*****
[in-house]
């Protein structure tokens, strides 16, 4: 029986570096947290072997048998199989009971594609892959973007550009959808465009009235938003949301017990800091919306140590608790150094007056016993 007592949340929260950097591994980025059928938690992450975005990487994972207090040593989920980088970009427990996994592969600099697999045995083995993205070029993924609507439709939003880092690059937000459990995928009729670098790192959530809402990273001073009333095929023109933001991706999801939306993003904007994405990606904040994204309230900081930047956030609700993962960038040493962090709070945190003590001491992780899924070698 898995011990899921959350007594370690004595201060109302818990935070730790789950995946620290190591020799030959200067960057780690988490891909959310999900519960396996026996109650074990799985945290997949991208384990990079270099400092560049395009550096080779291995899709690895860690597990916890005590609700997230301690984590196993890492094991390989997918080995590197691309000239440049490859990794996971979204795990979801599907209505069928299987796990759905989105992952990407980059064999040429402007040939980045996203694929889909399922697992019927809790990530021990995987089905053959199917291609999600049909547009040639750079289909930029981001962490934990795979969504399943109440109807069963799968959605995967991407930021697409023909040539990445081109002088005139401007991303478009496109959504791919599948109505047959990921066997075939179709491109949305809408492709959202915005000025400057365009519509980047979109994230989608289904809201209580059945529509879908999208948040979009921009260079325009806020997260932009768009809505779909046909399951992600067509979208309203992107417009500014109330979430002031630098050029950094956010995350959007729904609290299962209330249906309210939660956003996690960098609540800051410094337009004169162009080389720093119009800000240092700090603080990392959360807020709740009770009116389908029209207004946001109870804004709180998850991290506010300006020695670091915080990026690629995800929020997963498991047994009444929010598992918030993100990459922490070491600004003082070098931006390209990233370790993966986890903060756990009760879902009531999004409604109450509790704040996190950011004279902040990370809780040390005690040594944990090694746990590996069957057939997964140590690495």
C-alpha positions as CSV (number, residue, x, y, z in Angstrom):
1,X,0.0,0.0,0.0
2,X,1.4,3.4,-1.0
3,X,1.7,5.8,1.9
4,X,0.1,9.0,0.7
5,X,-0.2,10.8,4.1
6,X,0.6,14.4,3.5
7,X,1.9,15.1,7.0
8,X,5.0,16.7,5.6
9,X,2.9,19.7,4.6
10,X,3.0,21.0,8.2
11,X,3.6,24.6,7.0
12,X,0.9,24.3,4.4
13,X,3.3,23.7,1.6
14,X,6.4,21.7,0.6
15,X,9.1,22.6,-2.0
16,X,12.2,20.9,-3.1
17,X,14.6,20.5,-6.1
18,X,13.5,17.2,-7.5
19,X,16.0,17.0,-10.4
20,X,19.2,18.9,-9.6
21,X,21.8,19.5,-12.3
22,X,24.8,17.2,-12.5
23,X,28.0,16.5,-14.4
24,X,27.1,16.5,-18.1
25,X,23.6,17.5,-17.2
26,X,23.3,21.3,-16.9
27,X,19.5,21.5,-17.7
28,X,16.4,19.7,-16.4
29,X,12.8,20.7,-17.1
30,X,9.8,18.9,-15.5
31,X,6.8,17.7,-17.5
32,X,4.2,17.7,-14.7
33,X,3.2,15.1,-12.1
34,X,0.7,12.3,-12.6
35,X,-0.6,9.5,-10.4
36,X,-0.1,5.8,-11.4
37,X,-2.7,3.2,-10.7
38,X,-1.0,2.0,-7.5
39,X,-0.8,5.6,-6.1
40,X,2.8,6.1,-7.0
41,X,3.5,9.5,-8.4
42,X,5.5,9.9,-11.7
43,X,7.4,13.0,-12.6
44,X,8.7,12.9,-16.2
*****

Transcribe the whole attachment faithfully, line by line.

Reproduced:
[in-house]
């Protein structure tokens, strides 16, 4: 029986570096947290072997048998199989009971594609892959973007550009959808465009009235938003949301017990800091919306140590608790150094007056016993 007592949340929260950097591994980025059928938690992450975005990487994972207090040593989920980088970009427990996994592969600099697999045995083995993205070029993924609507439709939003880092690059937000459990995928009729670098790192959530809402990273001073009333095929023109933001991706999801939306993003904007994405990606904040994204309230900081930047956030609700993962960038040493962090709070945190003590001491992780899924070698 898995011990899921959350007594370690004595201060109302818990935070730790789950995946620290190591020799030959200067960057780690988490891909959310999900519960396996026996109650074990799985945290997949991208384990990079270099400092560049395009550096080779291995899709690895860690597990916890005590609700997230301690984590196993890492094991390989997918080995590197691309000239440049490859990794996971979204795990979801599907209505069928299987796990759905989105992952990407980059064999040429402007040939980045996203694929889909399922697992019927809790990530021990995987089905053959199917291609999600049909547009040639750079289909930029981001962490934990795979969504399943109440109807069963799968959605995967991407930021697409023909040539990445081109002088005139401007991303478009496109959504791919599948109505047959990921066997075939179709491109949305809408492709959202915005000025400057365009519509980047979109994230989608289904809201209580059945529509879908999208948040979009921009260079325009806020997260932009768009809505779909046909399951992600067509979208309203992107417009500014109330979430002031630098050029950094956010995350959007729904609290299962209330249906309210939660956003996690960098609540800051410094337009004169162009080389720093119009800000240092700090603080990392959360807020709740009770009116389908029209207004946001109870804004709180998850991290506010300006020695670091915080990026690629995800929020997963498991047994009444929010598992918030993100990459922490070491600004003082070098931006390209990233370790993966986890903060756990009760879902009531999004409604109450509790704040996190950011004279902040990370809780040390005690040594944990090694746990590996069957057939997964140590690495």
C-alpha positions as CSV (number, residue, x, y, z in Angstrom):
1,X,0.0,0.0,0.0
2,X,1.4,3.4,-1.0
3,X,1.7,5.8,1.9
4,X,0.1,9.0,0.7
5,X,-0.2,10.8,4.1
6,X,0.6,14.4,3.5
7,X,1.9,15.1,7.0
8,X,5.0,16.7,5.6
9,X,2.9,19.7,4.6
10,X,3.0,21.0,8.2
11,X,3.6,24.6,7.0
12,X,0.9,24.3,4.4
13,X,3.3,23.7,1.6
14,X,6.4,21.7,0.6
15,X,9.1,22.6,-2.0
16,X,12.2,20.9,-3.1
17,X,14.6,20.5,-6.1
18,X,13.5,17.2,-7.5
19,X,16.0,17.0,-10.4
20,X,19.2,18.9,-9.6
21,X,21.8,19.5,-12.3
22,X,24.8,17.2,-12.5
23,X,28.0,16.5,-14.4
24,X,27.1,16.5,-18.1
25,X,23.6,17.5,-17.2
26,X,23.3,21.3,-16.9
27,X,19.5,21.5,-17.7
28,X,16.4,19.7,-16.4
29,X,12.8,20.7,-17.1
30,X,9.8,18.9,-15.5
31,X,6.8,17.7,-17.5
32,X,4.2,17.7,-14.7
33,X,3.2,15.1,-12.1
34,X,0.7,12.3,-12.6
35,X,-0.6,9.5,-10.4
36,X,-0.1,5.8,-11.4
37,X,-2.7,3.2,-10.7
38,X,-1.0,2.0,-7.5
39,X,-0.8,5.6,-6.1
40,X,2.8,6.1,-7.0
41,X,3.5,9.5,-8.4
42,X,5.5,9.9,-11.7
43,X,7.4,13.0,-12.6
44,X,8.7,12.9,-16.2